Fall Migration Begins at the Beach

I’m amazed how often I’m reminded of fishing while out birding. As I’ve mentioned earlier, my first experience with nature came when I was taken salmon fishing regularly as a child. That love for the Puget Sound was, over time, translated into a more general love of nature, and birding is just its latest manifestation.

I’ve made two trips to the ocean in the last two weeks, and though weather conditions were very similar the results were almost diametrically opposite from one another. On the first trip to Oyhut Wildlife Refuge Area in Ocean Shores I saw lots of small shorebirds, often referred to as “peeps.”

There were a lot of Western Sandpipers like these, still in breeding colors,

Western Sandpiper

And others like this,

probably a Western Sandpiper

that I first thought was a Baird’s Sandpiper, which is less common here. After checking several sources, though, I decided it was more likely a juvenile Western Sandpiper. It’s a good thing I’m more concerned with the beauty of the birds I shoot than with their identification. I often don’t have a clue what they are until I get home and put them up on the computer screen.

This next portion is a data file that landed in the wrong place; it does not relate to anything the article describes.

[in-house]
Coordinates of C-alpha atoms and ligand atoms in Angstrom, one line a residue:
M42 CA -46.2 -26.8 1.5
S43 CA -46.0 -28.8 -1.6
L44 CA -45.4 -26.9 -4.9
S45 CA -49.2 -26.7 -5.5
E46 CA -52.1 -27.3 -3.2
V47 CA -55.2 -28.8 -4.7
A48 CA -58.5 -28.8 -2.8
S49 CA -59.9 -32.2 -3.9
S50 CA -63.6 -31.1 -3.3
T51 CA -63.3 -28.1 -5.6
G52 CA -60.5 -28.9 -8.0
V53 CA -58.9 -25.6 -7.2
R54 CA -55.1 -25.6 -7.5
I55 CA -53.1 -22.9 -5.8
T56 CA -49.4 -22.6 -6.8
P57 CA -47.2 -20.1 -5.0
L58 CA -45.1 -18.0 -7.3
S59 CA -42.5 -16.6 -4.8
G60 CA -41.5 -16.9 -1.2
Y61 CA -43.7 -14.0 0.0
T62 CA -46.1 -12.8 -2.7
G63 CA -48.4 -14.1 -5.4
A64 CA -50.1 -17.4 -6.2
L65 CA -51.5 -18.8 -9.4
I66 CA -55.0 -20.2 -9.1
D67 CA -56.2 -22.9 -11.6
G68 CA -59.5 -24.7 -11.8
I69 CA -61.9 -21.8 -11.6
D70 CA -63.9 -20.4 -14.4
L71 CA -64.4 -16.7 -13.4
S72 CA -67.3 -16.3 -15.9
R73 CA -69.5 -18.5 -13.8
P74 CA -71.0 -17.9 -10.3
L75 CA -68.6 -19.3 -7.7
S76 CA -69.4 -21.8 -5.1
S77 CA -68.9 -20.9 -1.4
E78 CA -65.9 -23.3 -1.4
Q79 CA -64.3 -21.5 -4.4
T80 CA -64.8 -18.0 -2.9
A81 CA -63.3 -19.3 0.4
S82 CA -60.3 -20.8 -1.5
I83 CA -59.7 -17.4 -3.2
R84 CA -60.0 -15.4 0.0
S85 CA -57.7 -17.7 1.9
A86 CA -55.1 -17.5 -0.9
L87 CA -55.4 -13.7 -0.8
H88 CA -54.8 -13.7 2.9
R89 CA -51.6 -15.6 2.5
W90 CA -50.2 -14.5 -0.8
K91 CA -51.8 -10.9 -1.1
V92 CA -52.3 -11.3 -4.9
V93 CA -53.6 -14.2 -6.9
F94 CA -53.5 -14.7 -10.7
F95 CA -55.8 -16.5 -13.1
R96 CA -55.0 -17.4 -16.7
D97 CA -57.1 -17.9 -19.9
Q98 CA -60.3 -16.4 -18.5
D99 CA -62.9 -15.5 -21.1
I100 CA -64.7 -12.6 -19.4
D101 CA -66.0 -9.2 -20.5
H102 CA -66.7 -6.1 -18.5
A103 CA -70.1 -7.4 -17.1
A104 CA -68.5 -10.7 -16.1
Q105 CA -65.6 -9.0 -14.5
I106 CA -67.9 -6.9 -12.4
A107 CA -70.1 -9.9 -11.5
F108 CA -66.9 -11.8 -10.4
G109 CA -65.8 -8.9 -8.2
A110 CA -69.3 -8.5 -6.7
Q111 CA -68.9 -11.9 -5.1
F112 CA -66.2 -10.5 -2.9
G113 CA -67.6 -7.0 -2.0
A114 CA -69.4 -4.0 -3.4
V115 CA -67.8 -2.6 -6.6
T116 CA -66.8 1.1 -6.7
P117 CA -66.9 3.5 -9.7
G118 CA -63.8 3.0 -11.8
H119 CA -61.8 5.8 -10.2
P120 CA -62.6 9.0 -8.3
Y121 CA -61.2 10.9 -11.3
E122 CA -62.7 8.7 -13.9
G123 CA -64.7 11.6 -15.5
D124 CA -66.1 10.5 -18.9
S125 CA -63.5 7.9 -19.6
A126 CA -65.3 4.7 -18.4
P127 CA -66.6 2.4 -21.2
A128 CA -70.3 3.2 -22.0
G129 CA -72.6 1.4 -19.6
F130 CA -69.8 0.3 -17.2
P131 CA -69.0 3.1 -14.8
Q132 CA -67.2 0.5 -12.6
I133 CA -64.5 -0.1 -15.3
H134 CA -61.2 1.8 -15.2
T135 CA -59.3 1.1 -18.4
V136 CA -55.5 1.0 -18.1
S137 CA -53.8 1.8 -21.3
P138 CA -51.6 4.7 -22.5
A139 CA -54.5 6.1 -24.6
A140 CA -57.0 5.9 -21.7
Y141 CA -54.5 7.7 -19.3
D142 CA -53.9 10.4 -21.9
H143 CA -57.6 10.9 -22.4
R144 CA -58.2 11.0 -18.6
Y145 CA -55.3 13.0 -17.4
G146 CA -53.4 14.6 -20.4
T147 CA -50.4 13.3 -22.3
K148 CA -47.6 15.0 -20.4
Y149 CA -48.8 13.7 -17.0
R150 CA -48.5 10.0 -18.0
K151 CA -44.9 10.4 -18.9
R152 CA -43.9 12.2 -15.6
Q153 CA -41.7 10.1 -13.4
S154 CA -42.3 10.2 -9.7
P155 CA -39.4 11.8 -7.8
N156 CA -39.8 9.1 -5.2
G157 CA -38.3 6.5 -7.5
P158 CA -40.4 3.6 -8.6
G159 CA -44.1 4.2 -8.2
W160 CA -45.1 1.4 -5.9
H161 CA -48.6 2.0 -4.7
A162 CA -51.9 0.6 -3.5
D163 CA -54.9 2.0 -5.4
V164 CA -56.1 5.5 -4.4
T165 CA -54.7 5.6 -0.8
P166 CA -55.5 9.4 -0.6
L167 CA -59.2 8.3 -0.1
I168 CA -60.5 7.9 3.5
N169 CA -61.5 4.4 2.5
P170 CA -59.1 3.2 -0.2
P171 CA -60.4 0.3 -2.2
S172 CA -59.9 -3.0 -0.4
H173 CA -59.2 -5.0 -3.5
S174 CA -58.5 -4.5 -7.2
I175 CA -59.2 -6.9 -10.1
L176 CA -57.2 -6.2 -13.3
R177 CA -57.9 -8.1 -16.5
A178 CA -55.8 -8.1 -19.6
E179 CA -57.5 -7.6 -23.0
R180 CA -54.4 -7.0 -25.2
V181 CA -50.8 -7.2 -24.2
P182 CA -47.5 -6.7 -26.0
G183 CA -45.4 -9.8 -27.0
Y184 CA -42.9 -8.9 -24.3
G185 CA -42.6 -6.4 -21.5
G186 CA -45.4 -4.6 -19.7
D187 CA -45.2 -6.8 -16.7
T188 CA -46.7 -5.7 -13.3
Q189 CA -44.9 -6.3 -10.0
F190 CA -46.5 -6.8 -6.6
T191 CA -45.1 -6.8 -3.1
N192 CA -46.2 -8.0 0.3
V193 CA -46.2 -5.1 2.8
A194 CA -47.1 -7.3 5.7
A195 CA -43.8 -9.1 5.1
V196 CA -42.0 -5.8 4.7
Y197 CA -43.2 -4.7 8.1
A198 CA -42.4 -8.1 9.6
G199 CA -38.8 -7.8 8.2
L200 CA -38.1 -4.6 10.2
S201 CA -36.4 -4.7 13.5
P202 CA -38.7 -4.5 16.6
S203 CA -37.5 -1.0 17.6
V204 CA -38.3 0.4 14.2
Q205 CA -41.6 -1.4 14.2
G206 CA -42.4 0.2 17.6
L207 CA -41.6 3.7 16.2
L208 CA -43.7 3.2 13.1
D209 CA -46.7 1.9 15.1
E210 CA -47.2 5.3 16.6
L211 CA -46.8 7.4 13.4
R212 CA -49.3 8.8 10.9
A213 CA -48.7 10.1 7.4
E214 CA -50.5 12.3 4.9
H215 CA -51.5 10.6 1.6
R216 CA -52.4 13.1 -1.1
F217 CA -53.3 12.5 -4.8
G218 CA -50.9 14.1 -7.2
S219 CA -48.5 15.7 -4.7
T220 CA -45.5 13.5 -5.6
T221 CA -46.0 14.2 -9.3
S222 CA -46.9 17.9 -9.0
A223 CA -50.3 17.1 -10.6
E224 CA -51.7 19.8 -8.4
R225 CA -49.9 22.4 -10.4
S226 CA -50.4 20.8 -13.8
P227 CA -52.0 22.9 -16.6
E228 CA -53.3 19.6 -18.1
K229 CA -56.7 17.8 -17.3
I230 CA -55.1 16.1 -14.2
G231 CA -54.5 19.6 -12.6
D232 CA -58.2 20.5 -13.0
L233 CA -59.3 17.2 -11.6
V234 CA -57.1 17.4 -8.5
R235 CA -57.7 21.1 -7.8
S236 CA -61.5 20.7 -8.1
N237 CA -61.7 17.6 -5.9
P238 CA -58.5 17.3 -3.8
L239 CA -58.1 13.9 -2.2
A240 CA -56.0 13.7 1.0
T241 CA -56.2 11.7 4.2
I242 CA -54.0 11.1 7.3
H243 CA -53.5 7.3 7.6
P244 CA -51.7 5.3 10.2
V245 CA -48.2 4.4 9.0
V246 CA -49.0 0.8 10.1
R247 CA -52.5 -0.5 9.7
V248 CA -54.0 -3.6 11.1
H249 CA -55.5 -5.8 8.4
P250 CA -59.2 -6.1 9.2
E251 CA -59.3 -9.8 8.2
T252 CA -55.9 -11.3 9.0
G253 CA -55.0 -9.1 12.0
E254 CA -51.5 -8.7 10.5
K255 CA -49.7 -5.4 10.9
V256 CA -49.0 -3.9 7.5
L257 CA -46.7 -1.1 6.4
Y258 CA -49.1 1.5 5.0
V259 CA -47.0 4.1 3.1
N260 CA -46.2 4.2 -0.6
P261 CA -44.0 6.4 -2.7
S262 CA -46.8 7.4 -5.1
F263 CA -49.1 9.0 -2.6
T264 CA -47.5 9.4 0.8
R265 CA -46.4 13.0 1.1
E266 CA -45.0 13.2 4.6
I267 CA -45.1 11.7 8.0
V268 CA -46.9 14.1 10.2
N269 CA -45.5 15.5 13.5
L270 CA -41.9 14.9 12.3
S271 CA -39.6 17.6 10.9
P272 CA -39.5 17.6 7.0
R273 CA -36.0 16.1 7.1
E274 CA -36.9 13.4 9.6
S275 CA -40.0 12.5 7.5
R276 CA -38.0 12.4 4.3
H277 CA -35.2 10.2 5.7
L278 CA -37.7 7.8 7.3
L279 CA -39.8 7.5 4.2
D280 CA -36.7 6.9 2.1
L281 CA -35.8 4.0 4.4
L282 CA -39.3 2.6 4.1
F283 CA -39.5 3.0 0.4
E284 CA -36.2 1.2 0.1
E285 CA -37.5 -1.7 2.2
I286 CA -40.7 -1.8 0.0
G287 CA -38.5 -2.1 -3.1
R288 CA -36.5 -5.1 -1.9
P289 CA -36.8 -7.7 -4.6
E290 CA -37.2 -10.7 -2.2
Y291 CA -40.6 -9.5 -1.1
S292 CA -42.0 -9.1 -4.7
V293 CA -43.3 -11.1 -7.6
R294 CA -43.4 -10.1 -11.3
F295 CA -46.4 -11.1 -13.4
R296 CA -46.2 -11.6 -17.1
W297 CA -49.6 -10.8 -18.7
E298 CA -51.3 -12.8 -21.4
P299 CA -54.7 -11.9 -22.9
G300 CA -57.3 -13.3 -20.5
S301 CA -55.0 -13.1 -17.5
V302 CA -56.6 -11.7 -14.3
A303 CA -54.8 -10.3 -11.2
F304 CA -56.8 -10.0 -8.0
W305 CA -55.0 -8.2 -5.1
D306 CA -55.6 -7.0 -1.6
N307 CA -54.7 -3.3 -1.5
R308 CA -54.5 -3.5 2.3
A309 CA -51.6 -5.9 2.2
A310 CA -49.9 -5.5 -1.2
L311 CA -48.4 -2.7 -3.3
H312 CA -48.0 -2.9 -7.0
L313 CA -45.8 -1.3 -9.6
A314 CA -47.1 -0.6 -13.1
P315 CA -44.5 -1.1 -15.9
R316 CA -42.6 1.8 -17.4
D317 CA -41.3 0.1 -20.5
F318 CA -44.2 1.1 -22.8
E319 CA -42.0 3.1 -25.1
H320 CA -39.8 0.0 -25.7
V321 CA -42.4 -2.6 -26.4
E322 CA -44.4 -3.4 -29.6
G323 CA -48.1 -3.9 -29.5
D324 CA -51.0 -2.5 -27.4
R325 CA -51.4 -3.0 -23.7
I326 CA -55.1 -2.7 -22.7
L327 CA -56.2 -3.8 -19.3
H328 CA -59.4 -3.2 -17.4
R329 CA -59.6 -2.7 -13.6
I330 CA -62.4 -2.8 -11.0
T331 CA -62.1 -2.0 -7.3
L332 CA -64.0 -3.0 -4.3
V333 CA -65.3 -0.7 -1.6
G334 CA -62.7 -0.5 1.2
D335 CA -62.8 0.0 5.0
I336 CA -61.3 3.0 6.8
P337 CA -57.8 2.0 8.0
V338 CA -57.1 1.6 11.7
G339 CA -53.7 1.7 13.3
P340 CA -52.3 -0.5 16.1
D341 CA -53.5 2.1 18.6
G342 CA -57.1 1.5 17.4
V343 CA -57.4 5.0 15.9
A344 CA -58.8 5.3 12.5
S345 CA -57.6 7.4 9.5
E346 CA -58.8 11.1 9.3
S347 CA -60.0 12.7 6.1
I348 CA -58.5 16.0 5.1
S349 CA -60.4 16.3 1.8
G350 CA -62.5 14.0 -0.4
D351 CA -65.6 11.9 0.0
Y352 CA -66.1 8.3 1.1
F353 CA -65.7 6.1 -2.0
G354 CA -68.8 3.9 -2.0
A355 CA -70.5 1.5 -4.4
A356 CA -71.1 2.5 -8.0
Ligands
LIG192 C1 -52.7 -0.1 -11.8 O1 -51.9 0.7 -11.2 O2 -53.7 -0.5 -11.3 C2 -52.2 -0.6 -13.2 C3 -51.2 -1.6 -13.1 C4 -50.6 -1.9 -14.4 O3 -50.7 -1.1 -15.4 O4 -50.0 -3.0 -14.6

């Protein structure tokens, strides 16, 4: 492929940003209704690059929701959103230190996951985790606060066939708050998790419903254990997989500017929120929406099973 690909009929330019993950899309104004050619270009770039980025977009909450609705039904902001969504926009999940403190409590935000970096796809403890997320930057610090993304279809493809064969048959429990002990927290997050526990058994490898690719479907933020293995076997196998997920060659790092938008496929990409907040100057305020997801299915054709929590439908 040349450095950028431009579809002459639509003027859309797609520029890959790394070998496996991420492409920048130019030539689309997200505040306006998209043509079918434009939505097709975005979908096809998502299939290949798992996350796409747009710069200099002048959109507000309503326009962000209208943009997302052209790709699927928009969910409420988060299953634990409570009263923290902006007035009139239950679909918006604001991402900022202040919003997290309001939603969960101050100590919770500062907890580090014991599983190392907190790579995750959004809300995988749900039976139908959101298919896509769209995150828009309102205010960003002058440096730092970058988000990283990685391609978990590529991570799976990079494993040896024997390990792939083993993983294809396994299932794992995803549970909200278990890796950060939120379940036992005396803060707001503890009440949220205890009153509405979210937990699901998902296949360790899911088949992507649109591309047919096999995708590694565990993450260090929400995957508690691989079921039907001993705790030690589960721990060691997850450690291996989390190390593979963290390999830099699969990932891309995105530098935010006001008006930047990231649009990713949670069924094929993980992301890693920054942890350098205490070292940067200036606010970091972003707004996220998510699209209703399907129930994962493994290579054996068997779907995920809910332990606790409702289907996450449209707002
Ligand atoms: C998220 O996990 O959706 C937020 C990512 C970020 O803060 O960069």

There were also smaller flocks of Least Sandpiper.

Least Sandpiper

The only other unusual birds (not gulls) I saw were these Caspian Terns.

Caspian Terns

It’s a good thing the birding was good in the morning because the latter part of the trip turned out to be a dud. I saw a few Pelicans at Westport, but there were hardly any birds at Bottle Beach and the few that were there didn’t come very close to shore. Basically, I was “skunked” as we used to say when we were salmon fishing and didn’t catch any salmon.